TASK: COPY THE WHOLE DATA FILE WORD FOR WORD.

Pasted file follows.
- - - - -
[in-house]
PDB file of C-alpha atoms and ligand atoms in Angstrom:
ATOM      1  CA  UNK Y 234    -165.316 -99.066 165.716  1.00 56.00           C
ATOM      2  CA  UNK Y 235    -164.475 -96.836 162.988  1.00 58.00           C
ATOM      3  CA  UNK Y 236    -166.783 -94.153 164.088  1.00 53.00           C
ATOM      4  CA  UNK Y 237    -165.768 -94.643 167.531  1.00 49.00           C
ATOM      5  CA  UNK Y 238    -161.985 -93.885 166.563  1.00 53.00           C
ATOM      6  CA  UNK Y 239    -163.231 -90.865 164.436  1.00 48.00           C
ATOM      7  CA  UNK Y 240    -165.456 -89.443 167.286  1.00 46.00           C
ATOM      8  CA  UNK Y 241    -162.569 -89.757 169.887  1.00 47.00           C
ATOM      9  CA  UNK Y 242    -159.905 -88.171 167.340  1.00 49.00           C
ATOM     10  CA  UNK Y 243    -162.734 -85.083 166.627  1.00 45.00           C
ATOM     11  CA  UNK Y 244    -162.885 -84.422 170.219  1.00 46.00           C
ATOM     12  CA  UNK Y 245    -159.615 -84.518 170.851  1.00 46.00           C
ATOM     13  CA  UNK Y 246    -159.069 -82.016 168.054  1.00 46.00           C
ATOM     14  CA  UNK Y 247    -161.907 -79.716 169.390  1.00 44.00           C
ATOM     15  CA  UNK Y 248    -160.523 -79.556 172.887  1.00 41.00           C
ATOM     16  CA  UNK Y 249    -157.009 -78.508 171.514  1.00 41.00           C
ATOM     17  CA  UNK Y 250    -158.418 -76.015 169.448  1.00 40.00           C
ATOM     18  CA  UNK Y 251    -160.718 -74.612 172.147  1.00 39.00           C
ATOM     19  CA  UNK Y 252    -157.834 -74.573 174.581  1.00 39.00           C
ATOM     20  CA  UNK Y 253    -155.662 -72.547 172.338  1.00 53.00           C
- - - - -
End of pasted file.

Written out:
[in-house]
PDB file of C-alpha atoms and ligand atoms in Angstrom:
ATOM      1  CA  UNK Y 234    -165.316 -99.066 165.716  1.00 56.00           C
ATOM      2  CA  UNK Y 235    -164.475 -96.836 162.988  1.00 58.00           C
ATOM      3  CA  UNK Y 236    -166.783 -94.153 164.088  1.00 53.00           C
ATOM      4  CA  UNK Y 237    -165.768 -94.643 167.531  1.00 49.00           C
ATOM      5  CA  UNK Y 238    -161.985 -93.885 166.563  1.00 53.00           C
ATOM      6  CA  UNK Y 239    -163.231 -90.865 164.436  1.00 48.00           C
ATOM      7  CA  UNK Y 240    -165.456 -89.443 167.286  1.00 46.00           C
ATOM      8  CA  UNK Y 241    -162.569 -89.757 169.887  1.00 47.00           C
ATOM      9  CA  UNK Y 242    -159.905 -88.171 167.340  1.00 49.00           C
ATOM     10  CA  UNK Y 243    -162.734 -85.083 166.627  1.00 45.00           C
ATOM     11  CA  UNK Y 244    -162.885 -84.422 170.219  1.00 46.00           C
ATOM     12  CA  UNK Y 245    -159.615 -84.518 170.851  1.00 46.00           C
ATOM     13  CA  UNK Y 246    -159.069 -82.016 168.054  1.00 46.00           C
ATOM     14  CA  UNK Y 247    -161.907 -79.716 169.390  1.00 44.00           C
ATOM     15  CA  UNK Y 248    -160.523 -79.556 172.887  1.00 41.00           C
ATOM     16  CA  UNK Y 249    -157.009 -78.508 171.514  1.00 41.00           C
ATOM     17  CA  UNK Y 250    -158.418 -76.015 169.448  1.00 40.00           C
ATOM     18  CA  UNK Y 251    -160.718 -74.612 172.147  1.00 39.00           C
ATOM     19  CA  UNK Y 252    -157.834 -74.573 174.581  1.00 39.00           C
ATOM     20  CA  UNK Y 253    -155.662 -72.547 172.338  1.00 53.00           C